What is a Stroke?

Northern Ireland Chest Heart and Stroke

A stroke happens when the blood supply to part of the brain is interrupted in some way. 

If brain cells lose their supply of oxygen from the blood, they will be damaged or will die. 

The symptoms of a stroke depend on the part of the brain affected and the extent of the damage. 

So, no two strokes are the same and recovery is different from person to person. 

How does a stroke happen? 

Most strokes occur when a blood clot blocks one of the arteries which carry blood to the brain. 

This type of stroke is referred to as an ischaemic stroke, meaning there is not enough flow of blood to the brain. 

The blood clot can either originate in one of the main arteries leading to the brain, or develop elsewhere in the body and get transported to the brain in the bloodstream. 

Some strokes are caused by bleeding within or around the brain from a burst blood vessel. 

This type of stroke is called a haemorrhagic stroke, haemorrhage is the medical term for bleeding. 

In an intracerebral haemorrhage, the bleeding occurs inside the brain itself. 

A subarachnoid haemorrhage is when a burst blood vessel bleeds into the space surrounding the brain.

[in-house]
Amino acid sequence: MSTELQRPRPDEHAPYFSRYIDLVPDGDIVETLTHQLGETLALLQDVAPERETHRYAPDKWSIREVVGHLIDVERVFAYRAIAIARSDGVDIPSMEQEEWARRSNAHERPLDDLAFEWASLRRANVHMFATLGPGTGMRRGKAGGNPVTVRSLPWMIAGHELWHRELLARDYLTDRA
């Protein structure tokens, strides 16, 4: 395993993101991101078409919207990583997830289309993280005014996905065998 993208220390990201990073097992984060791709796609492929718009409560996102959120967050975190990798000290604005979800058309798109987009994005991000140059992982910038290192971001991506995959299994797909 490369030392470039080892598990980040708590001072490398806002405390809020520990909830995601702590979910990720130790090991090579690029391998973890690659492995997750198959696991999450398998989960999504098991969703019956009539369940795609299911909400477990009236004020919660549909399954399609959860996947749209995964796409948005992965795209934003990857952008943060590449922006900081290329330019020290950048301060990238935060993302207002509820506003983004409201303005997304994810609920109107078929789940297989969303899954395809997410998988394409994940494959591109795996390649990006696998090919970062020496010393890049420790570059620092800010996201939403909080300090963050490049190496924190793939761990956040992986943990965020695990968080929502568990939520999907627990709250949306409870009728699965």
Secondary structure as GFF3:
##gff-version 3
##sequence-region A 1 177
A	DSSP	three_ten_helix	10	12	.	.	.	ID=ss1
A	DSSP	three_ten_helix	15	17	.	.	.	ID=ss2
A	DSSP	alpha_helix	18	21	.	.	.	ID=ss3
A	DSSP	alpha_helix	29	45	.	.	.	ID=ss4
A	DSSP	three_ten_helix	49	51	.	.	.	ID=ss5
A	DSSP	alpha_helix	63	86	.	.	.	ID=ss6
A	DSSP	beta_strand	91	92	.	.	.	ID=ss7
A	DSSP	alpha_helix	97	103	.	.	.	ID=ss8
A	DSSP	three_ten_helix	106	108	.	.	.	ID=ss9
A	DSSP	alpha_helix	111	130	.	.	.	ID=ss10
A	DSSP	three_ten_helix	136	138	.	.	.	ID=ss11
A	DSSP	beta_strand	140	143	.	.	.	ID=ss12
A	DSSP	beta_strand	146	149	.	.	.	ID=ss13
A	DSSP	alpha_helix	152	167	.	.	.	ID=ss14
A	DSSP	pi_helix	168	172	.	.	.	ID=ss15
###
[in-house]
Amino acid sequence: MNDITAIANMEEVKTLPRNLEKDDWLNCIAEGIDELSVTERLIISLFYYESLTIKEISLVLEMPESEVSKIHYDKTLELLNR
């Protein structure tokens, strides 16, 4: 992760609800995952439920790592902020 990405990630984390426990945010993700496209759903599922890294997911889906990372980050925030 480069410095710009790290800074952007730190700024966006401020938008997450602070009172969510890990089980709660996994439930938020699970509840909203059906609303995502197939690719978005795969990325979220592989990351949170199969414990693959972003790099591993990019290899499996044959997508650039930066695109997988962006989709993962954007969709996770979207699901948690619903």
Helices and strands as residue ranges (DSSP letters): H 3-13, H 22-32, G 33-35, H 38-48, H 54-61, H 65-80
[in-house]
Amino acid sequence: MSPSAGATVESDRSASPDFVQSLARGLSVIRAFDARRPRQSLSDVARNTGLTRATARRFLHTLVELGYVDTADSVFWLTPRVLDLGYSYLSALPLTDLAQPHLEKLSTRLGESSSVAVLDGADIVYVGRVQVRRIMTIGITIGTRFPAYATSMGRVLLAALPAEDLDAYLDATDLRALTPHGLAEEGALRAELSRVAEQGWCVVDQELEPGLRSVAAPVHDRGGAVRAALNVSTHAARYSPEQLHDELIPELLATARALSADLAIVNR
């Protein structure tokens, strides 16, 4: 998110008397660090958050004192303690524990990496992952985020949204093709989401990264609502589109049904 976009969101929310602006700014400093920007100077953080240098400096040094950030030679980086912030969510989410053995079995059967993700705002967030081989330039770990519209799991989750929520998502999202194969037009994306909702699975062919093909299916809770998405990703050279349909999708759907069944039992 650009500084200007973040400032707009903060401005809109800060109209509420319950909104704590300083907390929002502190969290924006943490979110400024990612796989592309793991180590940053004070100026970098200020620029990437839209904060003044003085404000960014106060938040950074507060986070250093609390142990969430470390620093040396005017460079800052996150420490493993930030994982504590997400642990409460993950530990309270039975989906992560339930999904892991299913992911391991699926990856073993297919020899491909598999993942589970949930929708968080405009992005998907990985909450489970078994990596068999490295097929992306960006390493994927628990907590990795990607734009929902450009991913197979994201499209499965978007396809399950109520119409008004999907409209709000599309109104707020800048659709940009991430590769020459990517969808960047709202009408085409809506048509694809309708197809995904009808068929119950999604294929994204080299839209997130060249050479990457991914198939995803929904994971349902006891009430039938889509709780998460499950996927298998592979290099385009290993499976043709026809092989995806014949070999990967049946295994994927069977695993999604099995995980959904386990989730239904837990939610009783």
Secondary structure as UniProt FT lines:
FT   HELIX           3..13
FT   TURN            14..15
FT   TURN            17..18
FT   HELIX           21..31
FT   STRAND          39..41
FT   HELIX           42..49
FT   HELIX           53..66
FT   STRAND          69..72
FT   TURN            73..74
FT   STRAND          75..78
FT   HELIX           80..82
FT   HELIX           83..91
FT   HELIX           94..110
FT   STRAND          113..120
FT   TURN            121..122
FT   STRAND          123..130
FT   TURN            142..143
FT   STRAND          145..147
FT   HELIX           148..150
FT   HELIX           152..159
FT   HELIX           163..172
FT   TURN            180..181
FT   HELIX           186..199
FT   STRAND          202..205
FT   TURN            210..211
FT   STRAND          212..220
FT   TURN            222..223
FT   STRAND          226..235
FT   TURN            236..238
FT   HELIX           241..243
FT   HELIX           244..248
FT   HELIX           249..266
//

The blood presses on the brain, damaging its delicate tissue. Meanwhile, other brain cells are starved of blood and are damaged. 

What are the symptoms of a stroke? 

The symptoms of a stroke usually come on suddenly, and can include: 

  • Weakness and numbness of the face, arm or leg usually on one side of the body 
  • Problems with balance and coordination 
  • Communication problems in talking or understanding what others are saying 
  • Difficulty swallowing 
  • Sudden blurred vision or loss of sight 
  • Severe headache 

Act FAST 

A stroke is a medical EMERGENCY. If you see the signs of a stroke act quickly and call 999. Early treatment saves lives and increases the chance of making a better recovery. 

Northern Ireland Chest Heart & Stroke supports the FAST campaign.

Facial weakness

Can the person smile? 

Has their mouth or eye drooped? 

Arm weakness

Can the person raise both arms? 

Is one arm weak? 

Speech problems

Can the person speak clearly and understand what you say? 

Time to call 999

If the person has failed any of these tests call 999 immediately

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